Chiarina opens season with slenderized concertos by Mozart, Beethoven

Mon Sep 18, 2023 at 11:48 am
By Andrew Lindemann Malone

The Chiarina Chamber Players performed Prokofiev’s Overture on Hebrew Themes Sunday at St. Mark’s on Capital Hill. Photo: Benjamin Scott

Why bother with chamber transcriptions of concertos when you can listen to a recording of the real thing any time you want? 

The Chiarina Chamber Players’ concert on Sunday night at St. Mark’s on Capitol Hill endeavored to “highlight the chamber qualities of two solo concerti,” as Chiarina co-founder Carrie Bean Stute said during a concert introduction. One of the transcriptions made the concerto into a chamber work with mixed success; the other recreated the orchestral dynamic with fewer players, and made for a good time.

In assembling musicians for Sunday’s concert, Chiarina drew heavily on the National Symphony Orchestra. Joining pianist Efi Hackmey, the other Chiarina co-founder, were Lin Ma, the NSO’s principal clarinet, as well as NSO violinists Wanzhen Li and Derek Powell, cellist Eugena Chang, and bassist Richard Barber. Violist Philip Kramp, who rounded out the ensemble, frequently performs with the NSO among his other endeavors.

Before the concertos, everyone but Barber got to perform in the original instrumentation of Sergei Prokofiev’s Overture on Hebrew Themes, a romp through traditional Jewish folk tunes, well timed for Rosh Hashanah. Rhythmic attacks could have been more incisive, but Ma’s clarinet danced winningly through the opening klezmer tune, Chang’s cello offered arresting melodic moments, and the performance captured the mercurial yet affectionate tone of the work.

A transcription of Wolfgang Amadeus Mozart’s Clarinet Concerto by contemporary composer Michael Drapkin followed, and Ma’s playing made the best possible case for hearing it. His tone shimmered with golden and amber hues, especially in the slow movement’s aching lyrical theme. In faster moments he played with a rhythmic grace and nimble articulation that never failed to delight.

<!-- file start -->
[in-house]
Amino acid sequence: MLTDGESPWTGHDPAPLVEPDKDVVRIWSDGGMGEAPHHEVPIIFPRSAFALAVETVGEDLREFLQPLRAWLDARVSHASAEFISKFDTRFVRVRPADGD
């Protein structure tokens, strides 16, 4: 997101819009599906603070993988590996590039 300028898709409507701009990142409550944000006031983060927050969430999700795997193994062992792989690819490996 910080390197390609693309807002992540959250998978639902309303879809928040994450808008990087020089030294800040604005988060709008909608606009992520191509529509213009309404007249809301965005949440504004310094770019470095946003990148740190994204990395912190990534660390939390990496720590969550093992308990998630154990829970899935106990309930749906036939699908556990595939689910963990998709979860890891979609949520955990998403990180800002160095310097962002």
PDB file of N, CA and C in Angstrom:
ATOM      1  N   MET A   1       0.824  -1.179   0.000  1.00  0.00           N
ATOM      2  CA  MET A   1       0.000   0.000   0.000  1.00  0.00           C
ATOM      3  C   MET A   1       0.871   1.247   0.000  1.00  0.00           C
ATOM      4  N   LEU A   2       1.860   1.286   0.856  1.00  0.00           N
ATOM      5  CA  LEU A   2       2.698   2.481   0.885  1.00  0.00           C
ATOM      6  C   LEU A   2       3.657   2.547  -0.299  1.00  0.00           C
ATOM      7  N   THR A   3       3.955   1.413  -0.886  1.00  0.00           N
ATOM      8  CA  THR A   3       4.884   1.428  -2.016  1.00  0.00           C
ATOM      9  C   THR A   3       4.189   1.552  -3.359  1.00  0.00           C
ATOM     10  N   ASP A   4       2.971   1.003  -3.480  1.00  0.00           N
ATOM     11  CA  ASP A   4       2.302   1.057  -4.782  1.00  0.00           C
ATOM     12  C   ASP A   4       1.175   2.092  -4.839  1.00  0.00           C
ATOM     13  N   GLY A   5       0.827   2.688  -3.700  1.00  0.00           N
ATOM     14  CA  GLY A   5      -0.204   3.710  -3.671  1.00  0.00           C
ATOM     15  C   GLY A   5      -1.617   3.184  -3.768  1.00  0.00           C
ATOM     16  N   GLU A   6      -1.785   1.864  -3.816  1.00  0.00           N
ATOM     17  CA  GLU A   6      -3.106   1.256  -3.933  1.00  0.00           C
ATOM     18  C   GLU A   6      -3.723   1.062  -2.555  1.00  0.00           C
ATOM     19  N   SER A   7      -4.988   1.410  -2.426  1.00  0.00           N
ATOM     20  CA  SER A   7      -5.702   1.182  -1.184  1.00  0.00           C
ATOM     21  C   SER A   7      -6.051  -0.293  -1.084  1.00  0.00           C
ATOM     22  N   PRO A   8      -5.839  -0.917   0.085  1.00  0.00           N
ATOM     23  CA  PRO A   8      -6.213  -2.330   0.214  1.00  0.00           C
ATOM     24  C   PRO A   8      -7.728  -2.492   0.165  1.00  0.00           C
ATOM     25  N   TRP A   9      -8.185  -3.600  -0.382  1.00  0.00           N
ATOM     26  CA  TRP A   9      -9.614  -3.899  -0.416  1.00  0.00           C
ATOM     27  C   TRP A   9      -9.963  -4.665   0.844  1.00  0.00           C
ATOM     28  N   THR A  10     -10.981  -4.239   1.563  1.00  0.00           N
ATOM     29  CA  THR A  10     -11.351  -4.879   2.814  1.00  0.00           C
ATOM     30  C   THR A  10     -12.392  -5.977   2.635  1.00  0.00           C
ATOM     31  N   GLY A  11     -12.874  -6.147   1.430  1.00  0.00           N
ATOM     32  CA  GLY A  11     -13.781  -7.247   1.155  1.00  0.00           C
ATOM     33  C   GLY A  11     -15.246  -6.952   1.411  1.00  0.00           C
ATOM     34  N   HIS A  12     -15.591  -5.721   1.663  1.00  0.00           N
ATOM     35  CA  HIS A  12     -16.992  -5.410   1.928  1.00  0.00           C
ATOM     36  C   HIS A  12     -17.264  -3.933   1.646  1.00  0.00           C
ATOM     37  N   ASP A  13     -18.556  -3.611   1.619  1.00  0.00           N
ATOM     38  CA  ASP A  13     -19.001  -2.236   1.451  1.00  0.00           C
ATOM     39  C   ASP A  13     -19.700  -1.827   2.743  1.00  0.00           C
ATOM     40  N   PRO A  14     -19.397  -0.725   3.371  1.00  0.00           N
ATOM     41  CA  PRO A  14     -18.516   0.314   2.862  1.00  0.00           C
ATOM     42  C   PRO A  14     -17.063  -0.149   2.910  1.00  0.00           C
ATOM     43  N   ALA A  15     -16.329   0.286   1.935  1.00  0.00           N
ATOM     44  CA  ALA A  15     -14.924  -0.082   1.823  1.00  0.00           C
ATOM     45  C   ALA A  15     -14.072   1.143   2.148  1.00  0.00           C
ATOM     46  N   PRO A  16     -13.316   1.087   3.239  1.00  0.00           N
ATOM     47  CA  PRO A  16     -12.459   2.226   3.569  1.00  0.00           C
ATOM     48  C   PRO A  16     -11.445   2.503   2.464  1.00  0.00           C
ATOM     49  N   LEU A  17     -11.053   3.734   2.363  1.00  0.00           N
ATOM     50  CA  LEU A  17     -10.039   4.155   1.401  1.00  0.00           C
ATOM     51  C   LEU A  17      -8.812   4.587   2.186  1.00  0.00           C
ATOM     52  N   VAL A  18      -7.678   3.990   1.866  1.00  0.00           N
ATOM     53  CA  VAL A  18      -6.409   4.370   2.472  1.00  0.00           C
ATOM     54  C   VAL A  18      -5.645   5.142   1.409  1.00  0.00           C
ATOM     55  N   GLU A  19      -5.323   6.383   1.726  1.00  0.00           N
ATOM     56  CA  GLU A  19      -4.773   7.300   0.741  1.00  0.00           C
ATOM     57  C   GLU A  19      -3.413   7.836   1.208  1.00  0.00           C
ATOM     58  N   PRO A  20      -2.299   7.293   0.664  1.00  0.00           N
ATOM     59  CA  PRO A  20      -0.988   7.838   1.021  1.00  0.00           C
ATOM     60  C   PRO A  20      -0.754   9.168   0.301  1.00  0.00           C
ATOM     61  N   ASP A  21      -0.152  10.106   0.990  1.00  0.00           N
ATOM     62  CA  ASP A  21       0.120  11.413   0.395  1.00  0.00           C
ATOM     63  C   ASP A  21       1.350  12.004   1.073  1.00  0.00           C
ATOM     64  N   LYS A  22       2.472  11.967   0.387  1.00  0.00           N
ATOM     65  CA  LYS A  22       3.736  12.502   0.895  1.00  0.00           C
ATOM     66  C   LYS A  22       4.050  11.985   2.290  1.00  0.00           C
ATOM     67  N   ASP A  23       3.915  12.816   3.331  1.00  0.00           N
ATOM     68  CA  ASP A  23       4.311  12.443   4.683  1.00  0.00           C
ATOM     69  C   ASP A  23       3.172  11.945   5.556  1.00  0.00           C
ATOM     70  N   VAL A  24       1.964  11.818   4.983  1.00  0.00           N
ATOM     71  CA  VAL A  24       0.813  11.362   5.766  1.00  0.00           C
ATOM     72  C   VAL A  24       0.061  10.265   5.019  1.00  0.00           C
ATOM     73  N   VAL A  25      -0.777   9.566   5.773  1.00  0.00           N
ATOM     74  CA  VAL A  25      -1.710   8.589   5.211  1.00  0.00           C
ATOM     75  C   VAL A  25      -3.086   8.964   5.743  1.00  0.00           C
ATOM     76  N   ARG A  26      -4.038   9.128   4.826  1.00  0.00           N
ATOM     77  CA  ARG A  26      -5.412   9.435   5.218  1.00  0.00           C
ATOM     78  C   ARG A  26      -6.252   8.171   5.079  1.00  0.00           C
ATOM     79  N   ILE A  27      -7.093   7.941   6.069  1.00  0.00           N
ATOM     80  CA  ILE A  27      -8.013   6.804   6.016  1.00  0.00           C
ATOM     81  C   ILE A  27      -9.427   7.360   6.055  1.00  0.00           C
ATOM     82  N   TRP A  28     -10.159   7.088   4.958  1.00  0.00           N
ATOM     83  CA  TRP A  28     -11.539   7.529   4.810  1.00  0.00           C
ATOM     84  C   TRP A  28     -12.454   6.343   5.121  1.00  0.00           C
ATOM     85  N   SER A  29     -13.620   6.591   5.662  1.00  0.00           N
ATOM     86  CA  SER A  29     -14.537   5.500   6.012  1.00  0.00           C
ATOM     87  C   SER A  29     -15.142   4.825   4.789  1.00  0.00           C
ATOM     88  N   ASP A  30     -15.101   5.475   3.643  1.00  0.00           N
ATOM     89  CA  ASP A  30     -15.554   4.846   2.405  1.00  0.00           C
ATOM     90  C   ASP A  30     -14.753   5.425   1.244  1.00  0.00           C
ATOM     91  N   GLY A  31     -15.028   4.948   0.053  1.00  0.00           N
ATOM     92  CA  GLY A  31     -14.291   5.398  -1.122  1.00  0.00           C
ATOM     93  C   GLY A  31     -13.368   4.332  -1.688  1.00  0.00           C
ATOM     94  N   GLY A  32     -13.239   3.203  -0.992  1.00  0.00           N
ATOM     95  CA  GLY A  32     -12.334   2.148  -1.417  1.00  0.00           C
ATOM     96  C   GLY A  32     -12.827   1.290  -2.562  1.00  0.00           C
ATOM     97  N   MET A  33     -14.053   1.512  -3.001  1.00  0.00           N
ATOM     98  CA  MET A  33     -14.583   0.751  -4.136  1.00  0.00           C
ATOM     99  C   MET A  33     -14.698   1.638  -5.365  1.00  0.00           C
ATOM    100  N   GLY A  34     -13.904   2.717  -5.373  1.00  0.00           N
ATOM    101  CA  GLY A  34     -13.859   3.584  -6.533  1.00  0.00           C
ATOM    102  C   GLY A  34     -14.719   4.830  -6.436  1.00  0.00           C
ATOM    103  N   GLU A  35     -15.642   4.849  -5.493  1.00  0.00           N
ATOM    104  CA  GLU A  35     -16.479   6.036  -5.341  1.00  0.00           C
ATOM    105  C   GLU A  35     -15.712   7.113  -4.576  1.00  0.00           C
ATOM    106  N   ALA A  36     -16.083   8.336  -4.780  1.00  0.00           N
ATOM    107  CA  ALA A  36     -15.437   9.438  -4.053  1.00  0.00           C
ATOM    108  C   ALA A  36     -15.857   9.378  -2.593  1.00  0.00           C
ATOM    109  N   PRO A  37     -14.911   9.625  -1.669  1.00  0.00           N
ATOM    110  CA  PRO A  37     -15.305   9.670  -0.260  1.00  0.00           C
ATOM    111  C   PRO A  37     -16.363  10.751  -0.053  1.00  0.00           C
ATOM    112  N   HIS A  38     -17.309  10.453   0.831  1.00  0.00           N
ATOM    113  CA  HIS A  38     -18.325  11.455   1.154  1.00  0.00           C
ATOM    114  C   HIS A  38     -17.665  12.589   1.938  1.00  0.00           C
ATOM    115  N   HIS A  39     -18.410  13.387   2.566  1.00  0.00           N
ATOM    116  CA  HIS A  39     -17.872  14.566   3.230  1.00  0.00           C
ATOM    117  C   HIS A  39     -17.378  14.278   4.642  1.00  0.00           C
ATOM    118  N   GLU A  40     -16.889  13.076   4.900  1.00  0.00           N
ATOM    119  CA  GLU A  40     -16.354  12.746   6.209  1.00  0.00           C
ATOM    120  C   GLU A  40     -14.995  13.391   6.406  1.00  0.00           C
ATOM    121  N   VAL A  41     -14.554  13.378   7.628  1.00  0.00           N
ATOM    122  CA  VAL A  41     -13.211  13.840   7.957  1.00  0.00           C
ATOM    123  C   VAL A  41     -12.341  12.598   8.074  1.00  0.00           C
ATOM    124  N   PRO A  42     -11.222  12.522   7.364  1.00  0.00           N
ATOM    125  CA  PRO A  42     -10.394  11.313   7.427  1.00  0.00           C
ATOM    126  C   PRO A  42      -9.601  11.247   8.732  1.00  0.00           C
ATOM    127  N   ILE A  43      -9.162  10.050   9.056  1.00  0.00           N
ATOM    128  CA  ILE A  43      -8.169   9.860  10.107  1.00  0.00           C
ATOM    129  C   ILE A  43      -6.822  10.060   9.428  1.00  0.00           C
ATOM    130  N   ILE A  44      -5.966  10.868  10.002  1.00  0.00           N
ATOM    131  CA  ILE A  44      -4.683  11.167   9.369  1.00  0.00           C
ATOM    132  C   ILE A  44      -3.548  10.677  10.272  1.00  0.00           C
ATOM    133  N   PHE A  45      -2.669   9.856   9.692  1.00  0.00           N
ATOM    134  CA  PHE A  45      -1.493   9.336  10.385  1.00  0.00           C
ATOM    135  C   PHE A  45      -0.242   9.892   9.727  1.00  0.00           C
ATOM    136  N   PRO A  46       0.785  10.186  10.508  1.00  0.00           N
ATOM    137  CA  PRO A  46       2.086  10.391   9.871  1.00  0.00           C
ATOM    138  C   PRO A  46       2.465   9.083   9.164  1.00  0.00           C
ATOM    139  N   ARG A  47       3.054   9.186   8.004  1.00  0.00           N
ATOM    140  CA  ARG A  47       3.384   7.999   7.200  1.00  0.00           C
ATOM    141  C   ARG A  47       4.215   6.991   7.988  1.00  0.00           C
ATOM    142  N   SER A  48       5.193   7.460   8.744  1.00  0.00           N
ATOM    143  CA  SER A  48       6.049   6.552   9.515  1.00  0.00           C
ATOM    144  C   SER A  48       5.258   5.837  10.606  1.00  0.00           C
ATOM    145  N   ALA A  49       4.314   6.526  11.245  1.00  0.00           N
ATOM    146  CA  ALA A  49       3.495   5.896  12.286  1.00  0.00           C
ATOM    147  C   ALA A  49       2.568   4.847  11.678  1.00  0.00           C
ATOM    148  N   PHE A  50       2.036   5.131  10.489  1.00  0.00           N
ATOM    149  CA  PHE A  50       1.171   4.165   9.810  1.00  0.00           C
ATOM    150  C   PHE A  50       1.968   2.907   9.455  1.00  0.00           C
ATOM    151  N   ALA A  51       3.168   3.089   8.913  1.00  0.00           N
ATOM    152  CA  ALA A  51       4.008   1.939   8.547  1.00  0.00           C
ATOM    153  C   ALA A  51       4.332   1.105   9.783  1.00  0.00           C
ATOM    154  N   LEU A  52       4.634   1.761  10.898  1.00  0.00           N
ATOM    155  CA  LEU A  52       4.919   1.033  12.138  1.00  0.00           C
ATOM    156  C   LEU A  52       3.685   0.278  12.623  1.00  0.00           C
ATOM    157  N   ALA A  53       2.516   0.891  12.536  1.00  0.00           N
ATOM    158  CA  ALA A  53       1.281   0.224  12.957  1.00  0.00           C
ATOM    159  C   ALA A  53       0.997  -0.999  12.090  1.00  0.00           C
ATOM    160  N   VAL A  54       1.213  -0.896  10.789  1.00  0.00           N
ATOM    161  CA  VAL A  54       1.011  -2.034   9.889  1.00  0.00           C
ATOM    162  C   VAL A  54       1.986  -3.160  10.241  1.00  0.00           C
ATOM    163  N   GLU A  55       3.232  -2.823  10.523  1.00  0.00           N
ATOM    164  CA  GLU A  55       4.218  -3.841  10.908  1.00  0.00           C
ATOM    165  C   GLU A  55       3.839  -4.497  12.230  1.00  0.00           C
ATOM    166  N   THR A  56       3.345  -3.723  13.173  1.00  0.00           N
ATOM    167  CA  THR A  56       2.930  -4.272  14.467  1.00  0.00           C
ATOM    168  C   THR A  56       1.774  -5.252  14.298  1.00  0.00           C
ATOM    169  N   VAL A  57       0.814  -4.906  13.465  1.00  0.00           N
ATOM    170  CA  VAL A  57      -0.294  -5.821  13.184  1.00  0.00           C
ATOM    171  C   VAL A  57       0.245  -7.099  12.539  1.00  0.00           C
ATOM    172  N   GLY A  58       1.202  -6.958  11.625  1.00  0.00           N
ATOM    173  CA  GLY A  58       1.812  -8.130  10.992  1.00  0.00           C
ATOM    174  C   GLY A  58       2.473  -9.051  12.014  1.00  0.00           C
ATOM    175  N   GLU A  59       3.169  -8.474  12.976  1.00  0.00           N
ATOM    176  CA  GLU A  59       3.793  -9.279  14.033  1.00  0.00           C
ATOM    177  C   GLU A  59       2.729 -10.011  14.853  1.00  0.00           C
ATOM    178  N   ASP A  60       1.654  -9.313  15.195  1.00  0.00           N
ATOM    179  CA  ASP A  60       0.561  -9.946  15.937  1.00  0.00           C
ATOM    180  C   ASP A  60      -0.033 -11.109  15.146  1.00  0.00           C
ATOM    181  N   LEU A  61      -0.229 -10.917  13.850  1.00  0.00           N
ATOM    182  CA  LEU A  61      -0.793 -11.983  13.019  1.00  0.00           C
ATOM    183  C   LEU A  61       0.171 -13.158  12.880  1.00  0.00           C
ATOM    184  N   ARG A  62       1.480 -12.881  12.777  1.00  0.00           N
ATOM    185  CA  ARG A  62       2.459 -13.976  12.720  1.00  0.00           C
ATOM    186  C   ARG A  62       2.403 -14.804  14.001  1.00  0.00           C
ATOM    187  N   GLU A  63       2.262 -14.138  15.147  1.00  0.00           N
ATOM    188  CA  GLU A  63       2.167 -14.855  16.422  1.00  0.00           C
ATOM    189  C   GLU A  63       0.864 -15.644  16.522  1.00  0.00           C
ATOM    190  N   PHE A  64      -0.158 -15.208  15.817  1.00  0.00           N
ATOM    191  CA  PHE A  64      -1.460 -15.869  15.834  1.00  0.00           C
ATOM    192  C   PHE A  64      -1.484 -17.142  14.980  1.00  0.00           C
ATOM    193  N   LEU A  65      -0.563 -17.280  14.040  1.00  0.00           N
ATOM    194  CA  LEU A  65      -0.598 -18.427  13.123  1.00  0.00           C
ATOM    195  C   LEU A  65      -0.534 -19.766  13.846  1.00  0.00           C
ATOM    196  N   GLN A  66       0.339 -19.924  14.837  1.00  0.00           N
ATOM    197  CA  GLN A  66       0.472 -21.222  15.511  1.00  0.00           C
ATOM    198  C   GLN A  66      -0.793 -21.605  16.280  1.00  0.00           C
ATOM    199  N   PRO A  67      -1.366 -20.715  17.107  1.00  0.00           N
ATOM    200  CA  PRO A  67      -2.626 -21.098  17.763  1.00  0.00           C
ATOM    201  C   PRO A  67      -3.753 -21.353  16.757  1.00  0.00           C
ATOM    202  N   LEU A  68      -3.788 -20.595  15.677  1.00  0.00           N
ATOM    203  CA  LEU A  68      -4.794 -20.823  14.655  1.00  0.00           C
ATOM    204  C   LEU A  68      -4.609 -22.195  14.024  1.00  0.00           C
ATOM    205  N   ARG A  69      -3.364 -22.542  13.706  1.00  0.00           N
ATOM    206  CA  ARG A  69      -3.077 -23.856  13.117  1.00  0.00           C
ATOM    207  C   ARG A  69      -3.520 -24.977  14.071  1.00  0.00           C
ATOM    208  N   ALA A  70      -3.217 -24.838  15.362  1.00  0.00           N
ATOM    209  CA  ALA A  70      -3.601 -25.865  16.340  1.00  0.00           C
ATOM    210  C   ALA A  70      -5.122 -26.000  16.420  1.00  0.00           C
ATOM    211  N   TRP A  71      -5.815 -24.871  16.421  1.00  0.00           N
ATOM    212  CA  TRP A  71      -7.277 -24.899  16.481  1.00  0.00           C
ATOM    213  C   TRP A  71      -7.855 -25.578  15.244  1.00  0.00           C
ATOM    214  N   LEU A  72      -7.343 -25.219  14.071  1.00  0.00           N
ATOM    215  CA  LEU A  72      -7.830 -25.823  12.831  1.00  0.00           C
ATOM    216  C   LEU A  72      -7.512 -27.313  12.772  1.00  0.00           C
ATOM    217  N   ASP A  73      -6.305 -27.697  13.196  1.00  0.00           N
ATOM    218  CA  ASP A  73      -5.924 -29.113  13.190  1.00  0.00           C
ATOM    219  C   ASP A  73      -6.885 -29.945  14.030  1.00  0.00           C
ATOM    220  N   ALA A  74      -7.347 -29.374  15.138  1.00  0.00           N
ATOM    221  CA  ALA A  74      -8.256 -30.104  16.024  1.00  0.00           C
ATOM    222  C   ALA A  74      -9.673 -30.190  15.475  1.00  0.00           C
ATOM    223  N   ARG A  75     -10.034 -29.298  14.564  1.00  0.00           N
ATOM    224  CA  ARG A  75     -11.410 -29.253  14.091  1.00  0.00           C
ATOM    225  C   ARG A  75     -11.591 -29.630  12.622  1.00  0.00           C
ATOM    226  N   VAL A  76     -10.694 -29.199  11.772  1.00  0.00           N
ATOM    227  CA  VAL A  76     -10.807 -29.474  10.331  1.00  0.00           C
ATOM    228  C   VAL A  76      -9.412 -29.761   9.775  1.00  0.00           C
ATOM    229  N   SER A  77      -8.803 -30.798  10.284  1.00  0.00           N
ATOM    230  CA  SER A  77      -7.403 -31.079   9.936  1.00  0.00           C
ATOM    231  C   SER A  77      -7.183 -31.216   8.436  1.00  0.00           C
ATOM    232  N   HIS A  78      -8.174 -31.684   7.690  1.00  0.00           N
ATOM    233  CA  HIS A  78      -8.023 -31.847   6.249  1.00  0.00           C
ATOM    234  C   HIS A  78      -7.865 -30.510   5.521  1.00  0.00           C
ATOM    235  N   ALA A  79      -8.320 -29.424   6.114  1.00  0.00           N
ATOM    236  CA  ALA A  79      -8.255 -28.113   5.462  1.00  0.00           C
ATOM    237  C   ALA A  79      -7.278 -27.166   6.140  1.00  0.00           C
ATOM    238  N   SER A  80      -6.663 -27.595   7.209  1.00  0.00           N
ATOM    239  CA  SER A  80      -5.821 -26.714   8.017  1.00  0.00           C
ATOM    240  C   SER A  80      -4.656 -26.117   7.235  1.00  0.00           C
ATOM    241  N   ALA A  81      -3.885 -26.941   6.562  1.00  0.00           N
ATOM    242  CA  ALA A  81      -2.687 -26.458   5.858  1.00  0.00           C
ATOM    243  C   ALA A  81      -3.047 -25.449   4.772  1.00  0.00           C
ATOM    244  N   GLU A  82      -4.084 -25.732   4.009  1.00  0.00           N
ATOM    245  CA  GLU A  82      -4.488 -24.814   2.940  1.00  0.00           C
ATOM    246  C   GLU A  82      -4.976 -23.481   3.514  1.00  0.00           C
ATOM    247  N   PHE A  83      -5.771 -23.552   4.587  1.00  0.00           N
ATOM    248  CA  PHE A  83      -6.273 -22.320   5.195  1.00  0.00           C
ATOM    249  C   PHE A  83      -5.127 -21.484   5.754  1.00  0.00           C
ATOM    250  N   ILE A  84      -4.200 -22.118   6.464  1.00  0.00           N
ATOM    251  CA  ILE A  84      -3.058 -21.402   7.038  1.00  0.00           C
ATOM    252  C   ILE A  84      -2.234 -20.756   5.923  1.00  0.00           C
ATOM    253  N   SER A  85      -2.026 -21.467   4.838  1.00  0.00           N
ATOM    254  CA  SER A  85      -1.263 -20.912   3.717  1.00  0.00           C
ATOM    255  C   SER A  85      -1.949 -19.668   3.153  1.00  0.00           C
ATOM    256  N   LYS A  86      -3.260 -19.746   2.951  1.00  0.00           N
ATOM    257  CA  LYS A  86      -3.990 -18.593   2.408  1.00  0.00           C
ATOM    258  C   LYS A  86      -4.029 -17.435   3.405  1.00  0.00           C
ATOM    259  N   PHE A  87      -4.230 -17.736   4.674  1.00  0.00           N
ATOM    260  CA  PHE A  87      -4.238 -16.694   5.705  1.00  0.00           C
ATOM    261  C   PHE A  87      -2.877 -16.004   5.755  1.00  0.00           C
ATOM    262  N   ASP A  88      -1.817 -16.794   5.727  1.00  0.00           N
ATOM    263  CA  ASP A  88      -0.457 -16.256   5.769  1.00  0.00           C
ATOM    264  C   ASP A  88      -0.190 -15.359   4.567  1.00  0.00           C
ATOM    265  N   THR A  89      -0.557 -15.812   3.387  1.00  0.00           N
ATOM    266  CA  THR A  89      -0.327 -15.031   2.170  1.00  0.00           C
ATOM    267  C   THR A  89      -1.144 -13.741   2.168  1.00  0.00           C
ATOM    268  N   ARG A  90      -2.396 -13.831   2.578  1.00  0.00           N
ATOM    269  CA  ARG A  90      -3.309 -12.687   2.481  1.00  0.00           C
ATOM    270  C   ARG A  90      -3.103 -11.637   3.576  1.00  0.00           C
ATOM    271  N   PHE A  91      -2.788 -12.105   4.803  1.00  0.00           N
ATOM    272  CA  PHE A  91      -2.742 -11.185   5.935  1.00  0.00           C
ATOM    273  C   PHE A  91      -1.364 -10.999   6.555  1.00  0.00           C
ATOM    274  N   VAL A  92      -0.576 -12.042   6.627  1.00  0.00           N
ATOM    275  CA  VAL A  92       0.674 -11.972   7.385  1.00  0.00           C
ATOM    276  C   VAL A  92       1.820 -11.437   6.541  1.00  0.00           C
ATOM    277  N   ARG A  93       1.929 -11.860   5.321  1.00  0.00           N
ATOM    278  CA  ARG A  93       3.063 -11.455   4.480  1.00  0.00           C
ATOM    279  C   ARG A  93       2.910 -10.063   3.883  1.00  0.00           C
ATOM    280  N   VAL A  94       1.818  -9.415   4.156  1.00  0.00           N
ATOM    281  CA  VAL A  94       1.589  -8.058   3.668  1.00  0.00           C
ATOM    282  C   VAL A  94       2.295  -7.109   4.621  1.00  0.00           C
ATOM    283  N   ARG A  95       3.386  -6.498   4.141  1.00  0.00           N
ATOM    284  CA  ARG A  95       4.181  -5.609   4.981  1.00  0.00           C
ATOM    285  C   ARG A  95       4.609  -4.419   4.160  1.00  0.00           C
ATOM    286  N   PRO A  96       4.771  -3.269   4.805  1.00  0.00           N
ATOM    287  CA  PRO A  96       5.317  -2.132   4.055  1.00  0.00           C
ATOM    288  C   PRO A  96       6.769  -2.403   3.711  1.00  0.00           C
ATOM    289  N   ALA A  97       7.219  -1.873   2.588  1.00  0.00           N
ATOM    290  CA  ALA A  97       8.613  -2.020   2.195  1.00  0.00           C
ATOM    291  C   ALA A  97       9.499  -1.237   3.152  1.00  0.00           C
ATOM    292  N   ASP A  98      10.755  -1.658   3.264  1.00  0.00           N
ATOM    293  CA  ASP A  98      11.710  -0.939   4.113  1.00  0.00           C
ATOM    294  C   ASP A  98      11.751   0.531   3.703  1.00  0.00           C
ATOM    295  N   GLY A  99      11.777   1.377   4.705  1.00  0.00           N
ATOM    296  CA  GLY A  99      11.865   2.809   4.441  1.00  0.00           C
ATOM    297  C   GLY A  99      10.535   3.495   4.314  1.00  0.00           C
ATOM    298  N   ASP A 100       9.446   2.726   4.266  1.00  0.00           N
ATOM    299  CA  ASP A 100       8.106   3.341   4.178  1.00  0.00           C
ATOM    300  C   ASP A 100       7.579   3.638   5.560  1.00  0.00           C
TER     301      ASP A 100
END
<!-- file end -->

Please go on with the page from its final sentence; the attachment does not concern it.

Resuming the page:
Unfortunately, Drapkin’s transcription suffers in comparison to the quintet Mozart actually wrote for clarinet and string quartet, which (unlike this transcription) does not awkwardly begin with a few minutes of the strings playing all the themes while the clarinet sits waiting its turn. Besides questions of form, it seems Mozart put the material suited for orchestra into the concerto; one missed the colors in previously orchestral passages, and string textures often felt thin. (Drapkin originally wrote his transcription for clarinet and string quartet; the program did not explain why and how Barber’s bass was added, but it didn’t help much.)

In the second movement, with Ma playing that aching melody at an intimate whisper over the quiet strings, the transcription seemed to momentarily shine a new light on this music. Otherwise, Mozart’s first thoughts on instrumentation remained unchallenged, despite Ma’s outstanding playing.

In Vinzenz Lachner’s 19th-century transcription of Ludwig van Beethoven’s Piano Concerto No. 1, the ensemble played with bite and energy sufficient to convey the force of a full orchestra from the opening chords. Hackmey, taking the soloist role along with the strings used in the Mozart, played at a lower volume that he presumably would have in an orchestral setting, but the performance still emerged bigger and more satisfying than the Mozart, with a first movement that felt lively throughout and a keenly expressive Largo movement.

Hackmey took the Rondo finale’s theme a little faster than he could comfortably play it at first, but the closing pages of the concerto — the surprise modulation up to the distant key of B major, the leisurely wending back towards C major, the fake slow ending and the final orchestral barrage — all had terrific concentration and hand-in-glove playing from Hackmey and his colleagues. Here, thoughts about instrumentation fell away as Beethoven’s music blossomed.

The Chiarina Chamber Players present the Aizuri Quartet playing Brahms, Bartók, and Clara Schumann, on October 22.

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